Viola Hughes/ANN Staff
The Seventh-day Adventist Church plays an important role in promoting principles of tolerance and religious freedom, said Norwegian Ambassador to the United States Knut Vollebaek, during a visit April 23 to the Adventist Church world headquarters in Silver Spring, Maryland, United States.
“If religions are blamed for conflicts, then religions can come together and find a solution,” he said. “From this aspect, governments and churches should definitely work together.”
Visiting at the invitation of Adventist Church president Pastor Jan Paulsen, also a Norwegian native, Vollebaek said the work of the Adventist Church “is very important in that it provides people with a future.”
Responding to an inquiry from the ambassador, Paulsen described the services the Adventist Church offers, such as its worldwide education, medical, humanitarian, and community work. “The values of the church are communicated through these programs,” he said.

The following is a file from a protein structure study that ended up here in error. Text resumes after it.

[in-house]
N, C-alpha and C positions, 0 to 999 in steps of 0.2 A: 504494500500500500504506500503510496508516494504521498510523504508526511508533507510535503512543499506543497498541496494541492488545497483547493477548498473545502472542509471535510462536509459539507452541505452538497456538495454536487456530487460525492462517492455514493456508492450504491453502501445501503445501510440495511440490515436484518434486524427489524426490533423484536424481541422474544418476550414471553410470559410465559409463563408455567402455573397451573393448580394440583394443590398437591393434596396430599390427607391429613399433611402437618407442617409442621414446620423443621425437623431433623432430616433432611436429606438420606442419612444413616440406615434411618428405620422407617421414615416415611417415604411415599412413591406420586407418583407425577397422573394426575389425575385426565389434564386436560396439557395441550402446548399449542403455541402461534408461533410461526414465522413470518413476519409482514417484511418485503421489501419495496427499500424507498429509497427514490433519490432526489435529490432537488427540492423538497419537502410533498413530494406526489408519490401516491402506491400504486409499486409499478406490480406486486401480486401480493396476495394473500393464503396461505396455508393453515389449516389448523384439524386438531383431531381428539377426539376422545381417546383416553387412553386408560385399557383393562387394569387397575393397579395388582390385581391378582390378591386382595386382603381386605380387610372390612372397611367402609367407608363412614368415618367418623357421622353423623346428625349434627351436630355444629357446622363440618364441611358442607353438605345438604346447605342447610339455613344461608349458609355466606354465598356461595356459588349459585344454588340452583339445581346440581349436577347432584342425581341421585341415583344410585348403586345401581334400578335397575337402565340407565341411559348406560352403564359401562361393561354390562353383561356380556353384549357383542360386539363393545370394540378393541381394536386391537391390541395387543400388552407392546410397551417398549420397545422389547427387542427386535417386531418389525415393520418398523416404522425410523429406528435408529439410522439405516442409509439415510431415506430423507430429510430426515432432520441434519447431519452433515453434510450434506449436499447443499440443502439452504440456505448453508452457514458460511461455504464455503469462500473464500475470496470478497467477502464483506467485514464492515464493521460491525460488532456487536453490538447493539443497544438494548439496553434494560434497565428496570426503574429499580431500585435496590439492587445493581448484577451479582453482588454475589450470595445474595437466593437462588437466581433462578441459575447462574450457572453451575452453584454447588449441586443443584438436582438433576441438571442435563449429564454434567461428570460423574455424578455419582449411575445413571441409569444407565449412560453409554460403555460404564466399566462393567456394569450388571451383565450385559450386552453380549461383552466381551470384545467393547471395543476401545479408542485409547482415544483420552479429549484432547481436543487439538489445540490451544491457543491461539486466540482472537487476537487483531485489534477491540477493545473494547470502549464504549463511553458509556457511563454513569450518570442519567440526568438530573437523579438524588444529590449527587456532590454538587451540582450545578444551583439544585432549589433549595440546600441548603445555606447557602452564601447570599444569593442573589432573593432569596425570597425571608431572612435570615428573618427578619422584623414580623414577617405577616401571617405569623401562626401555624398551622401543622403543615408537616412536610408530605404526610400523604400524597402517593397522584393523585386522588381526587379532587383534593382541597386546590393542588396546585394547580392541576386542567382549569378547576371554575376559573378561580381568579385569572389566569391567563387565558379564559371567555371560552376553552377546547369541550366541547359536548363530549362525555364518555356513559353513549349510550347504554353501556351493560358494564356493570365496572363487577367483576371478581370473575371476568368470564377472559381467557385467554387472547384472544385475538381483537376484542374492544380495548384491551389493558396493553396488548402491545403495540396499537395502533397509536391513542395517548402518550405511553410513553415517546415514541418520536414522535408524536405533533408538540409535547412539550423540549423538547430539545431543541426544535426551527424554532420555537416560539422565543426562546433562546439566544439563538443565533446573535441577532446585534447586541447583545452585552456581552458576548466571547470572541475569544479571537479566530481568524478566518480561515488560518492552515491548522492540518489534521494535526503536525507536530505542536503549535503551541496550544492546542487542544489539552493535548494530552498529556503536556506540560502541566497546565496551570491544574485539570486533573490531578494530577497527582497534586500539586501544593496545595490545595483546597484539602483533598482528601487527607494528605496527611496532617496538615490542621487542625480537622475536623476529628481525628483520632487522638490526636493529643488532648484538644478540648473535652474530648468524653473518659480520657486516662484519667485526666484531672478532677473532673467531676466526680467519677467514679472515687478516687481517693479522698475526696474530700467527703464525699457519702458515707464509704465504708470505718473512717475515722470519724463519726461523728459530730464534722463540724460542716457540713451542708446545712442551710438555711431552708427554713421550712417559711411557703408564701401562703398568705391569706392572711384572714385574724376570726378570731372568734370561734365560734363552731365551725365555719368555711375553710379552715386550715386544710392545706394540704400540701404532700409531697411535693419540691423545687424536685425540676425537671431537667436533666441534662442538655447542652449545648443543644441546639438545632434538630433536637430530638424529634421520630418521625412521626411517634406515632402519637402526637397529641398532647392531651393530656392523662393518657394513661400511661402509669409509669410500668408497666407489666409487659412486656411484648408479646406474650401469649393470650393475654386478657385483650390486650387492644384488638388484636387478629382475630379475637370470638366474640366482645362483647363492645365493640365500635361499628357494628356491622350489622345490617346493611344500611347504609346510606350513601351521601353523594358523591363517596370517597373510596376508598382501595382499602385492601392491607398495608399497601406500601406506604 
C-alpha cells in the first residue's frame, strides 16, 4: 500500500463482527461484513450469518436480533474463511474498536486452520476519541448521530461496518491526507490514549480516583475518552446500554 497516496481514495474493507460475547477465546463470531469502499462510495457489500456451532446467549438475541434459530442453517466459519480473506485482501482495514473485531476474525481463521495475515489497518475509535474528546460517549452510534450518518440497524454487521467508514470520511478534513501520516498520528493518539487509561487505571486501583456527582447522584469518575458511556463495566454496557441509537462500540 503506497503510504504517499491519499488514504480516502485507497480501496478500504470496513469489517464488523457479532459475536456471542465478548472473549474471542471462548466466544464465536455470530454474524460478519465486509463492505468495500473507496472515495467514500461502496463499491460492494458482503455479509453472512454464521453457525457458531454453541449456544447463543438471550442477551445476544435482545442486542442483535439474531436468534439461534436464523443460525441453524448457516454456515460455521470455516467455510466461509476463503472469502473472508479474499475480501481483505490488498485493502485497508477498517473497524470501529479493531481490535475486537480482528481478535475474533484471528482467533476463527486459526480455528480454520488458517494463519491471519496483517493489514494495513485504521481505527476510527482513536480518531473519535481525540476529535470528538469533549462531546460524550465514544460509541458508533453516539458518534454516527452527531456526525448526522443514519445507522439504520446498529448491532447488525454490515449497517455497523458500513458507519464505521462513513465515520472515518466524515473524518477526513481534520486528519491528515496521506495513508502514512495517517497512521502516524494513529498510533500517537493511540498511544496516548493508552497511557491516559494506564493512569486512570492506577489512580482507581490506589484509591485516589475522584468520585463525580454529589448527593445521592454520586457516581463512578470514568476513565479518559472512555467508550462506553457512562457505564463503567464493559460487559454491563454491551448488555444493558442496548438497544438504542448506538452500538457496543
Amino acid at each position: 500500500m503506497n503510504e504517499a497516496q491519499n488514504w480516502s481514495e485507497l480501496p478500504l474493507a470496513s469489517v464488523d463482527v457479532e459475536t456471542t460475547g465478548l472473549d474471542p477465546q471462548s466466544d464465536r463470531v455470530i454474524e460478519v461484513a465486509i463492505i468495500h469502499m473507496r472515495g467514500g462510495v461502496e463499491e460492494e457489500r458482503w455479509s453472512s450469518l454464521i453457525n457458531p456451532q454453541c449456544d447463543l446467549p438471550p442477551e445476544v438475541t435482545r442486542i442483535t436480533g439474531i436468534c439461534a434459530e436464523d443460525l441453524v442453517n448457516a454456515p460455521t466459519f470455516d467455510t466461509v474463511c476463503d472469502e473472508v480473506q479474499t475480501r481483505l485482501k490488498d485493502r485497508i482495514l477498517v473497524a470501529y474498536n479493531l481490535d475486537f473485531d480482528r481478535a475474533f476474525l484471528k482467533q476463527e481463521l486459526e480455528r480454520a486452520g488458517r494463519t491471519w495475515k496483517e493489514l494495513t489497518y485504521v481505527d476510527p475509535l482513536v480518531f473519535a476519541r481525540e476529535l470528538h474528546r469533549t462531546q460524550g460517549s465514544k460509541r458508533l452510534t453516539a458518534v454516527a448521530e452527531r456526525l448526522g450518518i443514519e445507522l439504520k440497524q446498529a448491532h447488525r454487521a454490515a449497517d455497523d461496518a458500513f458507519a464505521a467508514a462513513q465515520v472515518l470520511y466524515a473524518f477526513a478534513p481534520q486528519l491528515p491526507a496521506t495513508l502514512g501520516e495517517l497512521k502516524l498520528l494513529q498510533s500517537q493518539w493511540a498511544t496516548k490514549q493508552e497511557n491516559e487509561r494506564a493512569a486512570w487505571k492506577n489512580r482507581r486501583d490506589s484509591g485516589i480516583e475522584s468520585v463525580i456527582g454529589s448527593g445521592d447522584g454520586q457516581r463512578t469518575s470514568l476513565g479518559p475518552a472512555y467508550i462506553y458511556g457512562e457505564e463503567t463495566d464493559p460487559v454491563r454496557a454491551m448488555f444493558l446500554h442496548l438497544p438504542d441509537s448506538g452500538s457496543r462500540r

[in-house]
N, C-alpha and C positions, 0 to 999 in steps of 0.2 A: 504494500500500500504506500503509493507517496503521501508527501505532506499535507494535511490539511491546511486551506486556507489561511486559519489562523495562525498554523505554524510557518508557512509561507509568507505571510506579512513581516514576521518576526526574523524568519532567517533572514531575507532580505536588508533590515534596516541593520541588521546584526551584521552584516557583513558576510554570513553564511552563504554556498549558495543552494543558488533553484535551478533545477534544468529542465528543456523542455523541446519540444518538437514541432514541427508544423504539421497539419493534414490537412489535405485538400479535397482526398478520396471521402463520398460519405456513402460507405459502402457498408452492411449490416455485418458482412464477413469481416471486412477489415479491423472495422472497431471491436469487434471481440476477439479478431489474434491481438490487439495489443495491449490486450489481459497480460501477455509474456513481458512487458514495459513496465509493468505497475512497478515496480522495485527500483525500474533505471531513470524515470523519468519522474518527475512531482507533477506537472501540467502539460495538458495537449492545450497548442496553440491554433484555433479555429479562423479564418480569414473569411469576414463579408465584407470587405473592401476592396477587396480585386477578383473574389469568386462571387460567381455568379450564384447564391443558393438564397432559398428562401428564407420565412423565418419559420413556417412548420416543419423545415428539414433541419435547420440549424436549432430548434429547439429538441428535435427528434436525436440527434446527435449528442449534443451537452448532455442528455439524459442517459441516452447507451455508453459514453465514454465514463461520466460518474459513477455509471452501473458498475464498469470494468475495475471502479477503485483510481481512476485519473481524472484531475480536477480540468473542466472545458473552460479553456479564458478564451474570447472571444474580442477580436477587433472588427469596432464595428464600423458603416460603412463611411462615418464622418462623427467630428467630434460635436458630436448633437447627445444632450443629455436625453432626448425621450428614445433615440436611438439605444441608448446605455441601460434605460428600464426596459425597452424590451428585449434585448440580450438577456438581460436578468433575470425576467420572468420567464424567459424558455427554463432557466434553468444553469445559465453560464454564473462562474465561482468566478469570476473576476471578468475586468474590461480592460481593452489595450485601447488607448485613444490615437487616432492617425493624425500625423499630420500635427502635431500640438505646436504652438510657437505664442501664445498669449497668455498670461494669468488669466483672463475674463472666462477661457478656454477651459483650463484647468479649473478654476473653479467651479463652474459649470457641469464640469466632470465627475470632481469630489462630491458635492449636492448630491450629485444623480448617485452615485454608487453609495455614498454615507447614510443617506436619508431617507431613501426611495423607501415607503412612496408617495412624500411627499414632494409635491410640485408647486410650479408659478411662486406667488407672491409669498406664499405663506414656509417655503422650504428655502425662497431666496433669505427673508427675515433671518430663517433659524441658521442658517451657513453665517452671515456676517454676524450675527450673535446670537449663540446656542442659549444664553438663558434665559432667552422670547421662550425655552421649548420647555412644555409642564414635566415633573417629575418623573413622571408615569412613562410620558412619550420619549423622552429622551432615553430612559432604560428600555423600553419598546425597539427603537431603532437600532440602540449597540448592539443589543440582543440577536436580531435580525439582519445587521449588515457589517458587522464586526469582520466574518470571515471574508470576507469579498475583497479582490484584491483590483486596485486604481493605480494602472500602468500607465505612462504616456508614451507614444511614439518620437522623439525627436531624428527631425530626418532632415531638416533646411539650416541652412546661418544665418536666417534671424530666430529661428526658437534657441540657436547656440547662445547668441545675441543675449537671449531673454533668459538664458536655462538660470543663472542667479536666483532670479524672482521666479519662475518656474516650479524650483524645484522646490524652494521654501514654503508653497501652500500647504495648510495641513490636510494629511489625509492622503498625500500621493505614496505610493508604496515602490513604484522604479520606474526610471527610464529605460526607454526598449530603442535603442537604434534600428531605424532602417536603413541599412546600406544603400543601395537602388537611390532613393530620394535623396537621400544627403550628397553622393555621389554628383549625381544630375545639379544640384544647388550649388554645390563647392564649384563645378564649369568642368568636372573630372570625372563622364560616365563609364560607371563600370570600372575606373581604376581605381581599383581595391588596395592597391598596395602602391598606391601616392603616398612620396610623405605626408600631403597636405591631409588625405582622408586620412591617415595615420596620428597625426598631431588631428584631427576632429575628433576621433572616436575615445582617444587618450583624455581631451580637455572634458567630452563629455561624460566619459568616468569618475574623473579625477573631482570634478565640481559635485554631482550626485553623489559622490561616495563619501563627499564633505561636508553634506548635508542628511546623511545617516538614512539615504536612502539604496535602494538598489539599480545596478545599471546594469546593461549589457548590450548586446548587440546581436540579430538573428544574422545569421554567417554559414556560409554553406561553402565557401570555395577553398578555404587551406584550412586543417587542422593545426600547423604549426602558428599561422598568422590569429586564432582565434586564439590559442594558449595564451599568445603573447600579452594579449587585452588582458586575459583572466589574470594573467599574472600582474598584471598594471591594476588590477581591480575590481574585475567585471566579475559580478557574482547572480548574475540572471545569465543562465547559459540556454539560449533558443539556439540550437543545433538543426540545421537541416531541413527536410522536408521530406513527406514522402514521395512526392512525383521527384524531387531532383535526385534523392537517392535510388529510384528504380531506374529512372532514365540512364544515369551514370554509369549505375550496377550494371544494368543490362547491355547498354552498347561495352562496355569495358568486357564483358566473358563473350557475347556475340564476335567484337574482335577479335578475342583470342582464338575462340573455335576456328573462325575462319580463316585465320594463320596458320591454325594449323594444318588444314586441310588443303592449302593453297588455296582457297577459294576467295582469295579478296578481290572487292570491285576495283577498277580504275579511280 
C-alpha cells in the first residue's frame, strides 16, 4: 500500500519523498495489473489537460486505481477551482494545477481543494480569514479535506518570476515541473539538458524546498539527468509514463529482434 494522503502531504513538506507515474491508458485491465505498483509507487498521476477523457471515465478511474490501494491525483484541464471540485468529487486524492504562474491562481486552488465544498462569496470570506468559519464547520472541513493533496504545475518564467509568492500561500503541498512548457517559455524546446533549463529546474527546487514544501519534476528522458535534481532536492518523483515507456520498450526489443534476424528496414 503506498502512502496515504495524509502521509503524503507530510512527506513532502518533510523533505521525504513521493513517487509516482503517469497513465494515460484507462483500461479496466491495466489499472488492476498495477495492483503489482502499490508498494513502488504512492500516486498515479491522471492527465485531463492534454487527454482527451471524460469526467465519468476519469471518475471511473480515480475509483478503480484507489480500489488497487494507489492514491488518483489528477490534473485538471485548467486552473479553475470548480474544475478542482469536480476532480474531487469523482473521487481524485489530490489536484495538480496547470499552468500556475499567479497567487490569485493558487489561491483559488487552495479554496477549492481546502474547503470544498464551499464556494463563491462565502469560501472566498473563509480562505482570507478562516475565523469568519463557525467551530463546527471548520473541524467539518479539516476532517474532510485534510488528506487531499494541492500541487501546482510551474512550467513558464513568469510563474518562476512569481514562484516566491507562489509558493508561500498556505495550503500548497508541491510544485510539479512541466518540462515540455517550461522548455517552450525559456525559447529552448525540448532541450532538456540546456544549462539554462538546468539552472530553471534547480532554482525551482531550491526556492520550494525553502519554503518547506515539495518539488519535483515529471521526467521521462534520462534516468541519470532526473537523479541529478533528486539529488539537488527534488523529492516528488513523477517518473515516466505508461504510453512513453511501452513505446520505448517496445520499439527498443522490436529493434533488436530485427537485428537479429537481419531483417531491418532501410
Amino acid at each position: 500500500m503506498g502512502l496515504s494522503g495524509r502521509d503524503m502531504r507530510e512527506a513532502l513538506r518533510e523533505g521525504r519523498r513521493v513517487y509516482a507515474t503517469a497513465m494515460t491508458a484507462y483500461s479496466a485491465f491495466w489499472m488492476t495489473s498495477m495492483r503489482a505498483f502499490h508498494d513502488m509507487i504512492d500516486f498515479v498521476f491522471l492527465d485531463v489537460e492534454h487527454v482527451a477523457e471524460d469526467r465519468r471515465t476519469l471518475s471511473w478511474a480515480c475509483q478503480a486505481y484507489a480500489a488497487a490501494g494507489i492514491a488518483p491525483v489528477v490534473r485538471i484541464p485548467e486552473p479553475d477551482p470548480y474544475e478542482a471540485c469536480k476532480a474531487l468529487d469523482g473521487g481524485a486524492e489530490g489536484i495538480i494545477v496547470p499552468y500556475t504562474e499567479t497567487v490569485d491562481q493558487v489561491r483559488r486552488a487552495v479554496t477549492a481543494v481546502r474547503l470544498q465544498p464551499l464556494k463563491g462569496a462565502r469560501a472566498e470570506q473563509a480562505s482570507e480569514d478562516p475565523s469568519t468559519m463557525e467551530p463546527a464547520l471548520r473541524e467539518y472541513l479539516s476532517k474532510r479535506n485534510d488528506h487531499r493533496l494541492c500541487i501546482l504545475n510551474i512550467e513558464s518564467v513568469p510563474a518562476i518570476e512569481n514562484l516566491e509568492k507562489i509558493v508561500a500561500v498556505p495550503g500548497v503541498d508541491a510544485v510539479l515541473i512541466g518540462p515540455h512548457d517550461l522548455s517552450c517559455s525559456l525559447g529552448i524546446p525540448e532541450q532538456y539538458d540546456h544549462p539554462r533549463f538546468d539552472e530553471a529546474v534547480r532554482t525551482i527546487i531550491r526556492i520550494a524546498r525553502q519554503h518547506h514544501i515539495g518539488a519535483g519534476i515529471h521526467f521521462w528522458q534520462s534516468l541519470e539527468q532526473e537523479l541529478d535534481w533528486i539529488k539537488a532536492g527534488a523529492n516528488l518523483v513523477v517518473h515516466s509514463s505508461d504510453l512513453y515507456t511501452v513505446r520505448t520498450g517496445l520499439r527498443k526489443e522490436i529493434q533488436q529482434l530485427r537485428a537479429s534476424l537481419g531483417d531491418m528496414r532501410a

Tor Tjeransen, president of the Adventist Church in Norway, also attended the meeting. He said the greatest challenge for the church in Norway is “reaching the postmodern mind.”
“People are indifferent to religion because they do not see religion as being practical to their daily living,” he explained. Tjeransen said the church in Norway is currently searching for new entry points to reach the public. “Adventists have been too secluded in the past,” he said, “but we have now identified the importance of building friendships and networking on a one-to-one basis, which gives us opportunities to share our values and services.”
Although more than 85 percent of Norwegians identify themselves as “Lutheran,” Norway has long been considered a predominantly secular nation. The Adventist Church officially organized in Norway in the late 1800s, and currently has some 5,000 church members.